In any organisation, there’s someone whose job is to grab everything that falls through the cracks. To keep everyone else on track. For a sports team, it’s the Coach. In a restaurant, it’s the Head Chef. On a board of directors, it’s not the Chair. Not even the Treasurer. While those are important roles, they couldn’t do their jobs without the most key piece to the committee puzzle: the Secretary.
So what is the Secretary’s job, then? The Secretary is responsible for four major processes:
- Making sure meetings are organised and minuted efficiently.
- Maintaining administration, records and governance requirements.
- Upholding the legal requirements of the industry the committee is based in (charity law, nonprofit law, etc.).
- Thorough communication and correspondence.
So let’s break each of these down, and pretty quickly you’ll start to see why a committee can’t function without their Secretary.
The Secretary’s Role in Meetings
Meetings would be hell without an effective Secretary. The effort and planning that goes into a meeting is tremendous for all parties involved, but it’s the Secretary who plans the planning.
Secretaries will liaise with the Chair - and often other committee members - to put together the agenda, which will guide the meeting efficiently and effectively. They will need to send any required documents to participating board members before the meeting to ensure everyone is prepared.
The Secretary will also take minutes of the meeting and note actionable items, then edit and clear these for publication.
The Secretary’s Role in Administration
If it wasn’t for this aspect of the role, a Secretary might be better referred to as an Assistant - and in big business the two roles are often separated. However when it comes to smaller committees the Secretary is who keeps the machines of bureaucracy well-oiled.
Managing filing, keeping records, keeping diaries, and managing contact lists are just a few broad forms of the many important parts of this position. If there’s an audit, the Secretary will be able to quickly provide relevant documentation. If somebody needs to contact the printer of a pamphlet your association put out two years ago, the Secretary can quickly find their details and connect the two parties.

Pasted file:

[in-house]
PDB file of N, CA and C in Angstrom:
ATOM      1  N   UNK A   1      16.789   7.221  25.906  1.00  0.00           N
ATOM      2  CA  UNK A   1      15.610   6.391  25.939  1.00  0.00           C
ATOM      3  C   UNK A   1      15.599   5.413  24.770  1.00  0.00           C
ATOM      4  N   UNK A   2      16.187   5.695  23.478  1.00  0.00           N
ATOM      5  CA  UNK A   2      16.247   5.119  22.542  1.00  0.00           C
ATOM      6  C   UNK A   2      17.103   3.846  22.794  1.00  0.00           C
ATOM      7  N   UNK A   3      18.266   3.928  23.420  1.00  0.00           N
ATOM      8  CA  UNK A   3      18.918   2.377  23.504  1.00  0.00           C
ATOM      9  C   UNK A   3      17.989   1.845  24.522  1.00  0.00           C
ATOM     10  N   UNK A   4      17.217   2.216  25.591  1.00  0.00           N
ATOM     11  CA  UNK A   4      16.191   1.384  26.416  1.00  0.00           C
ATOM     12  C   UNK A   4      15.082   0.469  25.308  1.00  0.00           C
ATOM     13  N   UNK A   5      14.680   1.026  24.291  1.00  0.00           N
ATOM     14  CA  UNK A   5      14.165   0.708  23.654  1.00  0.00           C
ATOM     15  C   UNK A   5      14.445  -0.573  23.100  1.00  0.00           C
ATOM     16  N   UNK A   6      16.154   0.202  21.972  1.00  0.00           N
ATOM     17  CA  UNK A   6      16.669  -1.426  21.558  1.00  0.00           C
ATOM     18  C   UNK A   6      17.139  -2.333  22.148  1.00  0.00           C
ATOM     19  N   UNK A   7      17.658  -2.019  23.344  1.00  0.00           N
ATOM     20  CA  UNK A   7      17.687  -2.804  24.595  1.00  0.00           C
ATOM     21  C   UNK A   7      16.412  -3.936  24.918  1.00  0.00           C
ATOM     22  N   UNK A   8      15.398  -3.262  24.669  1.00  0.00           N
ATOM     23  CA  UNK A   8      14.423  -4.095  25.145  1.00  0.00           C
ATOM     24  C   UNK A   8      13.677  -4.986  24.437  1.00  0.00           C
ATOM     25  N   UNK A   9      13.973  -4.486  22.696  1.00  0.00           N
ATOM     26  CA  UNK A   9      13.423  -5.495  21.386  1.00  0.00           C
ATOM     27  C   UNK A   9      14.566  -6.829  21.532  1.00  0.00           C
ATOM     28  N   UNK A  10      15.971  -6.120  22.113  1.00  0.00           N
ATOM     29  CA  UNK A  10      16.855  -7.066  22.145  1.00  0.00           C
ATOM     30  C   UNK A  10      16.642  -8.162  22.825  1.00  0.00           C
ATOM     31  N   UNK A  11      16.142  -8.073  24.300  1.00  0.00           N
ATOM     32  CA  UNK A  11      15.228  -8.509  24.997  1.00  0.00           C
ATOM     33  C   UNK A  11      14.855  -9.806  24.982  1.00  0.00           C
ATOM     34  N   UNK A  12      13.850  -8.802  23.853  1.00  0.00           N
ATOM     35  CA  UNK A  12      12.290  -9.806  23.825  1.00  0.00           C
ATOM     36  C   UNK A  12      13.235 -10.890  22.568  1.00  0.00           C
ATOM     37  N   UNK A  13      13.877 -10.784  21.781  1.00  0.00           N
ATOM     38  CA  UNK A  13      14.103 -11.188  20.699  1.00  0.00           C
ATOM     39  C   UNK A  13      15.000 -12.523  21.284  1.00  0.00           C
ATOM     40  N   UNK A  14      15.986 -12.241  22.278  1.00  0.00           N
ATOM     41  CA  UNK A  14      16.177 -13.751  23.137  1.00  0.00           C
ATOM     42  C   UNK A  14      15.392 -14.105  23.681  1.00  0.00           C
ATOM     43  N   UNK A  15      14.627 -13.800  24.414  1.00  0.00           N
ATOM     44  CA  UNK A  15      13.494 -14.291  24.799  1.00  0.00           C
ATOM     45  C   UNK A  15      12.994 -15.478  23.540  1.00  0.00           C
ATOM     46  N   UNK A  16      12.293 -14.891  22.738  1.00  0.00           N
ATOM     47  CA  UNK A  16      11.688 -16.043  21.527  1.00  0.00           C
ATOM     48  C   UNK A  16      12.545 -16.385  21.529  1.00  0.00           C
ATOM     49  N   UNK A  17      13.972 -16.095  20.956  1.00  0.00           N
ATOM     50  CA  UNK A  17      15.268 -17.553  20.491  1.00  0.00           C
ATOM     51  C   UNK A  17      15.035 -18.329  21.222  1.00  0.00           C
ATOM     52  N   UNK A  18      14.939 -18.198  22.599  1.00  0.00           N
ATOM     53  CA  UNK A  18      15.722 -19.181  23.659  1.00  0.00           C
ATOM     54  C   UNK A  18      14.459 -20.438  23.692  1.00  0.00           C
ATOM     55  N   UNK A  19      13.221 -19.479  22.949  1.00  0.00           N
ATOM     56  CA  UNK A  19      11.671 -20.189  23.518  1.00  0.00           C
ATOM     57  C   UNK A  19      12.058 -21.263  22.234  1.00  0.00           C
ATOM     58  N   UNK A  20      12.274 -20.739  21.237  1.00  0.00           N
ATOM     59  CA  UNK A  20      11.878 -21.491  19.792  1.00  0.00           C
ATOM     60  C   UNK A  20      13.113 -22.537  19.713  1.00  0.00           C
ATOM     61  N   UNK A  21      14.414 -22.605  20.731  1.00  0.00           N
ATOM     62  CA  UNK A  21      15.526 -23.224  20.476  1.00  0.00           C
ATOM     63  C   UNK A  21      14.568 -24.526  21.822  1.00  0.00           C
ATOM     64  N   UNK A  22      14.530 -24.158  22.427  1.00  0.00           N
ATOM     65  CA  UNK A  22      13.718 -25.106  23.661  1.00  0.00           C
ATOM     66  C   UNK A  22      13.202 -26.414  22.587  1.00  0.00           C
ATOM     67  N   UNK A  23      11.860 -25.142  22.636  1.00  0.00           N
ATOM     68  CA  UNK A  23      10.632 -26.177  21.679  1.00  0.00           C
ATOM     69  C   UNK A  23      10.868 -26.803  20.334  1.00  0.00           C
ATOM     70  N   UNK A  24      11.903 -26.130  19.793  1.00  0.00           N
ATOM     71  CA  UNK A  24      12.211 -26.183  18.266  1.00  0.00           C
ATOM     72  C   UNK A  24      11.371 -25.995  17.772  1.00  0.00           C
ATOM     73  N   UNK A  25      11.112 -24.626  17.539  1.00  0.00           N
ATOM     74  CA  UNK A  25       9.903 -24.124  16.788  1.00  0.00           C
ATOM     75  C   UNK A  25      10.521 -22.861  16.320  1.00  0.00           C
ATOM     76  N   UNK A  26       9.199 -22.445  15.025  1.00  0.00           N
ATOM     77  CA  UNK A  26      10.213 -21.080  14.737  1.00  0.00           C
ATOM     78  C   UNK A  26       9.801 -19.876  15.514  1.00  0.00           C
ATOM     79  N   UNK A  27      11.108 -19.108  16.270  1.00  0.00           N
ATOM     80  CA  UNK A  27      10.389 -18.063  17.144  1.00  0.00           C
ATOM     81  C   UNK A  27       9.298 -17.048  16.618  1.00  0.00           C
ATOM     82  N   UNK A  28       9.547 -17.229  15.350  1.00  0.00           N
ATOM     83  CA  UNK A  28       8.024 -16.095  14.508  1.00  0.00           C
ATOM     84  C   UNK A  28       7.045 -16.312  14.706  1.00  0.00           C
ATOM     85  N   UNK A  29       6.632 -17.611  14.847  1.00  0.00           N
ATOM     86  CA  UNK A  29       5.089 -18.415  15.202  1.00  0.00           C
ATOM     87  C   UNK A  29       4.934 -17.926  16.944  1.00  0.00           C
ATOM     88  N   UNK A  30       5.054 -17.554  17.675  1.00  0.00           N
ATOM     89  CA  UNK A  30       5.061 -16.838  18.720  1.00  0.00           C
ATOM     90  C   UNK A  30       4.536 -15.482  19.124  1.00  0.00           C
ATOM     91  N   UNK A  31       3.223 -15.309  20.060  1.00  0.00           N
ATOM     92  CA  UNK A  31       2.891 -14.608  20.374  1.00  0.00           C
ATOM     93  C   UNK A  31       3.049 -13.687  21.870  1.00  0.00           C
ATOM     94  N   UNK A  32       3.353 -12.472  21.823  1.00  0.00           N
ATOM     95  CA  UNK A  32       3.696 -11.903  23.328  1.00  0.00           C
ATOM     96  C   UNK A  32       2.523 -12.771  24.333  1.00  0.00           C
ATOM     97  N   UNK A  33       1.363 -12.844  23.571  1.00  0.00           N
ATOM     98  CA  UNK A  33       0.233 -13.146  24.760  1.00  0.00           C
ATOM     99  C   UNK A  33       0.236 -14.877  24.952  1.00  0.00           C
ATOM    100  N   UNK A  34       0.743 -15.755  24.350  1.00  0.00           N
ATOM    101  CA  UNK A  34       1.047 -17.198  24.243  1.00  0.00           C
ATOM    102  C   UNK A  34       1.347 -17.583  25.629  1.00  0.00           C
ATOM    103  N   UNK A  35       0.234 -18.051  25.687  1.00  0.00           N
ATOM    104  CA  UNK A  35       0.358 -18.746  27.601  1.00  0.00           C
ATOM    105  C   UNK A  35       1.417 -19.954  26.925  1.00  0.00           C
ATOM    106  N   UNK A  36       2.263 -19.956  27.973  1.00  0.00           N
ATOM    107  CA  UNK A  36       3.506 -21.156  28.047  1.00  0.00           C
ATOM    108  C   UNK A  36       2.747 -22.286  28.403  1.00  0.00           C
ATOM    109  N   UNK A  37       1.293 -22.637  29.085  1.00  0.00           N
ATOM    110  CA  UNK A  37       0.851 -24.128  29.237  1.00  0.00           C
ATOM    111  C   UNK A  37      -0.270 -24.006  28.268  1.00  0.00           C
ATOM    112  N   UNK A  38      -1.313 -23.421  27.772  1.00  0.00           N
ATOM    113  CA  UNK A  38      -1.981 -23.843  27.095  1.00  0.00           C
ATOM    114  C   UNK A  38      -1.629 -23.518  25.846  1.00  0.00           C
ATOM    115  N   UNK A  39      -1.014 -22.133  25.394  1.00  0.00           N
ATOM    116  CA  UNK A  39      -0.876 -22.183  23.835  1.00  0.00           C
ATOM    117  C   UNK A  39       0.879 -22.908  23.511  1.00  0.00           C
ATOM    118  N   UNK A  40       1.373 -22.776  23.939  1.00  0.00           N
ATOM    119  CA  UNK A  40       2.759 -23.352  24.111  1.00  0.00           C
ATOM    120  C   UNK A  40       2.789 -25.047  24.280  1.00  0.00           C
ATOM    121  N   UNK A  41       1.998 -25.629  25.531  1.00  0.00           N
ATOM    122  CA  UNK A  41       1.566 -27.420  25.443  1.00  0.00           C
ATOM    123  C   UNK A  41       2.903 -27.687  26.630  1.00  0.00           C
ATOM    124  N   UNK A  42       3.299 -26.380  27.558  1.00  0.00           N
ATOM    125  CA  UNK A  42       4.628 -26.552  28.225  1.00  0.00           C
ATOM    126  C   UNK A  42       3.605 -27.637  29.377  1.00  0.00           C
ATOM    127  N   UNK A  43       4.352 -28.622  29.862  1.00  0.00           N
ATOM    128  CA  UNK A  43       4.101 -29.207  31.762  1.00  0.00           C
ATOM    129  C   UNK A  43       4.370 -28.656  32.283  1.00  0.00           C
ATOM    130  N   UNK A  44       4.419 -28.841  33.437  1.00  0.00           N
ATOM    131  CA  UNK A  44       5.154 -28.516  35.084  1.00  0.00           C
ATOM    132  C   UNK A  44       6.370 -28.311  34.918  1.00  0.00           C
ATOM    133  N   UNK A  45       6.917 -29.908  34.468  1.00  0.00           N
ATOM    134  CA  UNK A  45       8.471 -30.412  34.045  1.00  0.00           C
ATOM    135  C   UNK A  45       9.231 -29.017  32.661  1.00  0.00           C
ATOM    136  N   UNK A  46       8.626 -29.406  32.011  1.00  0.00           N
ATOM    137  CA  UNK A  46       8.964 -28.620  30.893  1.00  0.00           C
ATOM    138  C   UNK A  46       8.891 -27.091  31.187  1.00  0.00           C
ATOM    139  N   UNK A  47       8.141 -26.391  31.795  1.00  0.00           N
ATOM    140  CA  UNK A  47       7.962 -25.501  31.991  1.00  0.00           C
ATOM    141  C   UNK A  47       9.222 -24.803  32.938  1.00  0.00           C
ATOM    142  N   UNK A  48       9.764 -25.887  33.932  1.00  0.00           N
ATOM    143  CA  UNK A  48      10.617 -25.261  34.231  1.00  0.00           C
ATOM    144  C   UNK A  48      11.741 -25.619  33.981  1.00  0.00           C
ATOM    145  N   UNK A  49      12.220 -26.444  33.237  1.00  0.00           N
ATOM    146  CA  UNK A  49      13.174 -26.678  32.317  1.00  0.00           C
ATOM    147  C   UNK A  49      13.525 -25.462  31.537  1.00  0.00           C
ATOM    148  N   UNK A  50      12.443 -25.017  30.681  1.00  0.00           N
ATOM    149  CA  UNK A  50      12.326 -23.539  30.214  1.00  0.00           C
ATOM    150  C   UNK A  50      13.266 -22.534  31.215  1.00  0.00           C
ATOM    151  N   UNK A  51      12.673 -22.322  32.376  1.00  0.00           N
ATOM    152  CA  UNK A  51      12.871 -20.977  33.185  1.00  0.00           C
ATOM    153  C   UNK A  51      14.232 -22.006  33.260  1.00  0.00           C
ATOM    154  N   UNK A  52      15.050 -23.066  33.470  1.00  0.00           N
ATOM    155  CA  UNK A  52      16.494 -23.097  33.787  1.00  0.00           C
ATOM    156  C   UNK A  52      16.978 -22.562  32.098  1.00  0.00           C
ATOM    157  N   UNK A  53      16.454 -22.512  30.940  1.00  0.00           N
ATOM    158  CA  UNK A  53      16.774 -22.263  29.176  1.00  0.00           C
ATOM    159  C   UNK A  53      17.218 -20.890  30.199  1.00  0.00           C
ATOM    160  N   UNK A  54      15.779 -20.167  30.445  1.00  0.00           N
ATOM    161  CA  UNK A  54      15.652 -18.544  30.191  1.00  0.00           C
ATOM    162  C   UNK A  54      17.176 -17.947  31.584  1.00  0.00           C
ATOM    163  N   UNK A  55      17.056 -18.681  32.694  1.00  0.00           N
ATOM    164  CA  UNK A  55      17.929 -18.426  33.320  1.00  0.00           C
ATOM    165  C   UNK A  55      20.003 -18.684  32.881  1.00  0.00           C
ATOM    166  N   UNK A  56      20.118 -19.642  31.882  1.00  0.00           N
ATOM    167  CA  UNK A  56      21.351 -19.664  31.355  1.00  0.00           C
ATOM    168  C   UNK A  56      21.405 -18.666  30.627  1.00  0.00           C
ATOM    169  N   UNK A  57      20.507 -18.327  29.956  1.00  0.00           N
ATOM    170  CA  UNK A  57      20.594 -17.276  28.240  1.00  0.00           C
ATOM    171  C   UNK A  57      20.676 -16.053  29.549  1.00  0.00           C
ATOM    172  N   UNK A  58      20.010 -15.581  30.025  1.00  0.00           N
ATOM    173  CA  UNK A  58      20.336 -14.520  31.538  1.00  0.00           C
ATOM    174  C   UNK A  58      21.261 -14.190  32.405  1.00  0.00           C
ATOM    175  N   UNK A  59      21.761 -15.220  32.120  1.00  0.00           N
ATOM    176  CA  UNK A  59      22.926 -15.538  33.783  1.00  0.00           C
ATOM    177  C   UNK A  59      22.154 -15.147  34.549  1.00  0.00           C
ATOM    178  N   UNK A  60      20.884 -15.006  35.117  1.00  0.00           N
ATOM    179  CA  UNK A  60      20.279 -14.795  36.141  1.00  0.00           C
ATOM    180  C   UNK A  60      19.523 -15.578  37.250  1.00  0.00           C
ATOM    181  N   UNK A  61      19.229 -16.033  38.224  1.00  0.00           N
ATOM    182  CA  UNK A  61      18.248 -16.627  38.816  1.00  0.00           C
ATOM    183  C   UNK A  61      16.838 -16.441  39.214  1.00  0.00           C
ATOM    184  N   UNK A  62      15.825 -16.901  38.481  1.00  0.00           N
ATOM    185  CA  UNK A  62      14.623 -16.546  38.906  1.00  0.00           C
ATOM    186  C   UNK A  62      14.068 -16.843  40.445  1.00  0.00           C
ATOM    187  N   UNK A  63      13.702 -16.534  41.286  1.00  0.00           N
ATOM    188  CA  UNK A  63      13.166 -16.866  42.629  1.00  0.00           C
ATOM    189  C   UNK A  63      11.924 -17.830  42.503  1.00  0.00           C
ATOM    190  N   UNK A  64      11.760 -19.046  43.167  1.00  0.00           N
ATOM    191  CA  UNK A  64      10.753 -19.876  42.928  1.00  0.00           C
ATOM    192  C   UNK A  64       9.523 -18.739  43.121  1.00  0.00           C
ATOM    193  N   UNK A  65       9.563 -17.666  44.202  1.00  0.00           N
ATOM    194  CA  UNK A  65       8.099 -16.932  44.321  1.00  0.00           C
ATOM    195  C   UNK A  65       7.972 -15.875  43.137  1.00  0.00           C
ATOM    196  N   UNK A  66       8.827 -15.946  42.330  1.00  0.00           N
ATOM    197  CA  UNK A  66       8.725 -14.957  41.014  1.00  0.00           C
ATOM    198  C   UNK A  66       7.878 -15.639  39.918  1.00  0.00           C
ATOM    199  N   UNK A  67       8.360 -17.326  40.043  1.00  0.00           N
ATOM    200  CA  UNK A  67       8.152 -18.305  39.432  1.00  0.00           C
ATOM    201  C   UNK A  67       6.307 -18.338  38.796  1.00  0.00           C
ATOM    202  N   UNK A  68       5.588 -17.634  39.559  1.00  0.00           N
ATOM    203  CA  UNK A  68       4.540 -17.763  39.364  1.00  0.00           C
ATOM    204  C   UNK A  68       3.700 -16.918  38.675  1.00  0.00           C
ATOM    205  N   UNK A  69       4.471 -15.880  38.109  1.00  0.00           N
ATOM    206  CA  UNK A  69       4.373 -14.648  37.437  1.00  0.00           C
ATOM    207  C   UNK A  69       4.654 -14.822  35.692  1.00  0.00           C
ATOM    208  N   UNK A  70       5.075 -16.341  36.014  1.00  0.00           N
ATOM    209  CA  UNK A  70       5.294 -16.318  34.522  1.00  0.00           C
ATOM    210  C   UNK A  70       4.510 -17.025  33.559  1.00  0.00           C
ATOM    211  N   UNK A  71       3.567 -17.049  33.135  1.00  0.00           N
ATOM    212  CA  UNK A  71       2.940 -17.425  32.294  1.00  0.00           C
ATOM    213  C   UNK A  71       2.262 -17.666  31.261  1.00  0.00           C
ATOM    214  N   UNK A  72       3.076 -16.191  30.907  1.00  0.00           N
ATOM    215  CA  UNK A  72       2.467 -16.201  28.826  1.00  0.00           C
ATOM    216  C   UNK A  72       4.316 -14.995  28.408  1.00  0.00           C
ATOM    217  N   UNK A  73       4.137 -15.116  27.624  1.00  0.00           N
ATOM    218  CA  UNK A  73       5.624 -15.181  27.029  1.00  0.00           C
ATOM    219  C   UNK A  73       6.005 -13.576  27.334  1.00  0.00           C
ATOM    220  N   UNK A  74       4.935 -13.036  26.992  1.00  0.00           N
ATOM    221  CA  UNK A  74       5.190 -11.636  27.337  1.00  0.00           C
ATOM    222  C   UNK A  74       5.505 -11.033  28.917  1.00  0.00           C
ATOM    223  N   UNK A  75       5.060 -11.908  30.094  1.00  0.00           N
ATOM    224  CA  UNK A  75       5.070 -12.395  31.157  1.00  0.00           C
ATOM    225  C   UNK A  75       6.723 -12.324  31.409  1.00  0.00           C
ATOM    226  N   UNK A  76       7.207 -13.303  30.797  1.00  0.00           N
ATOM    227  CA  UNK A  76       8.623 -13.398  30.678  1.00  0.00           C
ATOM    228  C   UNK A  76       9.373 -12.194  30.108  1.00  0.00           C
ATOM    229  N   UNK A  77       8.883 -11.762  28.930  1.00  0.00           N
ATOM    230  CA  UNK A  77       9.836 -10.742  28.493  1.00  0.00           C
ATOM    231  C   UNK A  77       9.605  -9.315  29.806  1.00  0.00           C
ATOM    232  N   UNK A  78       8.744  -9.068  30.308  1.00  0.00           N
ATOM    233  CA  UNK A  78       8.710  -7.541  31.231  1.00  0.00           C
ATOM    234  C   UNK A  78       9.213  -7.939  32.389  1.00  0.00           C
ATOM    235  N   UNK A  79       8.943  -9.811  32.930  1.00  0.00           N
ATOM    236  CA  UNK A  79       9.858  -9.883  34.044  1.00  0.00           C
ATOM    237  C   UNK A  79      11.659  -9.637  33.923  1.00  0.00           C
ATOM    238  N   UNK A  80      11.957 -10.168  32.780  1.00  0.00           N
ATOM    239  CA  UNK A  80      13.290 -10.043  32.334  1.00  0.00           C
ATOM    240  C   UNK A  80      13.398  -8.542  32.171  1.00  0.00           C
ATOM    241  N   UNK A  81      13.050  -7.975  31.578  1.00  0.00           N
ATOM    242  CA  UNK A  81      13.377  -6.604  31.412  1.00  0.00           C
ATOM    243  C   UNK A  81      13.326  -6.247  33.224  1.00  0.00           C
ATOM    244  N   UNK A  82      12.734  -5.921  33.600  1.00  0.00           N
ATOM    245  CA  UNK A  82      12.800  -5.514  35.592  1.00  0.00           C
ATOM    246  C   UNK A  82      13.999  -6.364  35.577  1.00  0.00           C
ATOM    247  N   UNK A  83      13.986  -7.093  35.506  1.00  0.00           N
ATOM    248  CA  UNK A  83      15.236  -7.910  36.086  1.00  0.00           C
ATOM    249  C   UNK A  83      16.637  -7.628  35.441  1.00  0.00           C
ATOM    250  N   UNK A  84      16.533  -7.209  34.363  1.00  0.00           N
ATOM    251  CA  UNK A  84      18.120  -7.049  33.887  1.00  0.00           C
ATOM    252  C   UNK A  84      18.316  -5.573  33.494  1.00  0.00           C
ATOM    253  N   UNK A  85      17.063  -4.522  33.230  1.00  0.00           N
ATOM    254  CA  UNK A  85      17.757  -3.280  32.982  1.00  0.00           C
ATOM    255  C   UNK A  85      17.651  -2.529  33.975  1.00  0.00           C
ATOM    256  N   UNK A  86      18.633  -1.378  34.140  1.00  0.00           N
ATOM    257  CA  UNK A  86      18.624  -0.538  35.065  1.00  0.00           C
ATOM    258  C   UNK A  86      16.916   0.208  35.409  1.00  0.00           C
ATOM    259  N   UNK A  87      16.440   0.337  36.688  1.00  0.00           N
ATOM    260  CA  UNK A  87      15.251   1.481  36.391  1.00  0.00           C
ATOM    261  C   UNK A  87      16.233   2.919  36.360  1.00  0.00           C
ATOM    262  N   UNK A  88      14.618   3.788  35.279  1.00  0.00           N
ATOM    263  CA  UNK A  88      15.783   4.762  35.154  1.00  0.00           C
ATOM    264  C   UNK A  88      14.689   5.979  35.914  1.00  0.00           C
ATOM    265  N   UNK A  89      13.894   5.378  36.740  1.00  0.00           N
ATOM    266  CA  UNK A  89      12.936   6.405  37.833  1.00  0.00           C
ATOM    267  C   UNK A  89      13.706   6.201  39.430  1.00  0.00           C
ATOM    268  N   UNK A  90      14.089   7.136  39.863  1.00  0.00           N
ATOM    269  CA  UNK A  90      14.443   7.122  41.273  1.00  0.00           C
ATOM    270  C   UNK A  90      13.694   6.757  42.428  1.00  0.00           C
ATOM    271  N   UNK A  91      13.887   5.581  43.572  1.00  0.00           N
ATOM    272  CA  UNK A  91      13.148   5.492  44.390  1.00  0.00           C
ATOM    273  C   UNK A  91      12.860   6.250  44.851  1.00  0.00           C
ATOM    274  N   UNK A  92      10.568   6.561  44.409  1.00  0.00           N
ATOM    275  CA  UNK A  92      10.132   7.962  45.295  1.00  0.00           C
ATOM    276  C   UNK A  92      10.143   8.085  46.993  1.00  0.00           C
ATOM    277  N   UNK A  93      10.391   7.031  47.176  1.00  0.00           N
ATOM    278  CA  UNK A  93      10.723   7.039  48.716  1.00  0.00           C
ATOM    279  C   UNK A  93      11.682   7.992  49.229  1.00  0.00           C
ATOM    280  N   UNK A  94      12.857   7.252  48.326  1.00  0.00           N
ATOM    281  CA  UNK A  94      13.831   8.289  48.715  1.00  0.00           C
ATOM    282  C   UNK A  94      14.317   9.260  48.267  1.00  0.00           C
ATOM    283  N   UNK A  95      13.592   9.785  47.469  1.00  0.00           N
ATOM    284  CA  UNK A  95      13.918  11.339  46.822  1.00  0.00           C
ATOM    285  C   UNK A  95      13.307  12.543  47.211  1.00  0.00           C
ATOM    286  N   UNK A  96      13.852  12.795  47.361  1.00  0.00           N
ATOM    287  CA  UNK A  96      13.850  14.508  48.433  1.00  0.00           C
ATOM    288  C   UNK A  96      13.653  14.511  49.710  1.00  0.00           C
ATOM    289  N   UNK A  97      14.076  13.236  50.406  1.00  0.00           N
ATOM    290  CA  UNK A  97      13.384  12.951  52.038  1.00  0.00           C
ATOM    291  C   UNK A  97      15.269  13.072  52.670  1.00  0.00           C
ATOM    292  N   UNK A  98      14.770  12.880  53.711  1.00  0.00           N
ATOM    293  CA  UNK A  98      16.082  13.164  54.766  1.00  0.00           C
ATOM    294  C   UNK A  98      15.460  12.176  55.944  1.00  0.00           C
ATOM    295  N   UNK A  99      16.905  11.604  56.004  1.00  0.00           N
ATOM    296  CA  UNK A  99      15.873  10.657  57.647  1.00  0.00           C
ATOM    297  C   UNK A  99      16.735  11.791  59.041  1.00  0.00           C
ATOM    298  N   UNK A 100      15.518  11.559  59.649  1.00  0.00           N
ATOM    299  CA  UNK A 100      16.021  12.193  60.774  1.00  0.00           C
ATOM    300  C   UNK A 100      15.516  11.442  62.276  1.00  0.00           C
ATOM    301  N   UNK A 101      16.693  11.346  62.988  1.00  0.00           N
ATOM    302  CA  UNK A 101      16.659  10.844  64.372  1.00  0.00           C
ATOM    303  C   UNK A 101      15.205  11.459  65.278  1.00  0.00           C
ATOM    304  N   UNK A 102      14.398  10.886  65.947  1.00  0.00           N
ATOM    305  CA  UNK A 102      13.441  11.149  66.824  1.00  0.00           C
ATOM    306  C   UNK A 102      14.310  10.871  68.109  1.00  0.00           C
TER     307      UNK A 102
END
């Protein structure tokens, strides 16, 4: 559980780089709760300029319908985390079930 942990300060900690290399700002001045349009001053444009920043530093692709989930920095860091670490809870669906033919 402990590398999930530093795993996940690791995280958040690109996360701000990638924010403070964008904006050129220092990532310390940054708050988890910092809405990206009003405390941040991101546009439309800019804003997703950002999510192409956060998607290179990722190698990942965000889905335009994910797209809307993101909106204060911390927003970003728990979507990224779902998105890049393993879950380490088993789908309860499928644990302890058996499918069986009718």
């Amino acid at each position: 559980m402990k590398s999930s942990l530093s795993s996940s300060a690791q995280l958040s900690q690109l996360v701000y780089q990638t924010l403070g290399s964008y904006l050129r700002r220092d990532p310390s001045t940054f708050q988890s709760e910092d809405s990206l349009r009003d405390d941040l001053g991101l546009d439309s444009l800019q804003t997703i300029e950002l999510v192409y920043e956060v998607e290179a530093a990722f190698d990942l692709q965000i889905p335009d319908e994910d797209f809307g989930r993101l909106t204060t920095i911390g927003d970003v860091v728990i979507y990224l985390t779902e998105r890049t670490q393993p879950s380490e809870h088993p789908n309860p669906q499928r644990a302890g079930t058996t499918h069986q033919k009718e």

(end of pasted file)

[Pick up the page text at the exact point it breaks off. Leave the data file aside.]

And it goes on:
The Secretary’s Legal Roles
An effective Secretary knows their way around the legal requirements of their committee like the back of their hand. Somebody new to the role might be surprised by just how many of the processes of a board are required by law.
Elections must follow particular structures. There must be a custodian of the organisation’s governing document, and someone who holds the board to the stipulations of that document. Charity law, non-profit law, or if you’re an incorporated association, your federation’s laws, all need to be thoroughly internalised. Quorum must be met and tracked every meeting. The Secretary is a mental powerhouse, able to track and balance each of these spinning plates with ease.
The Secretary’s Role as a Communicator
This is the string that ties it all together. Whether it’s planning a meeting, contacting a supplier, or liaising with a legal entity, the Secretary is the voice that ensures the organisation runs smoothly and efficiently.
When board members correspond professionally, the Secretary responds if needed, then copies and files it. When a newsletter is published, the Secretary files it. When the association needs to report something to the public or the press, it’s the Secretary who pens that report. When the AGM rolls around, it’s the Secretary who has meticulously tracked and filed every action the board has done and compiled it into a report, so that everyone can clearly see the organisation’s position.
So next time your Secretary looks a little stressed out, just consider how many balls they’re juggling right now. It’s probably a lot, and they’re doing it pretty damn well. Maybe you should buy them a coffee some time.
They deserve it.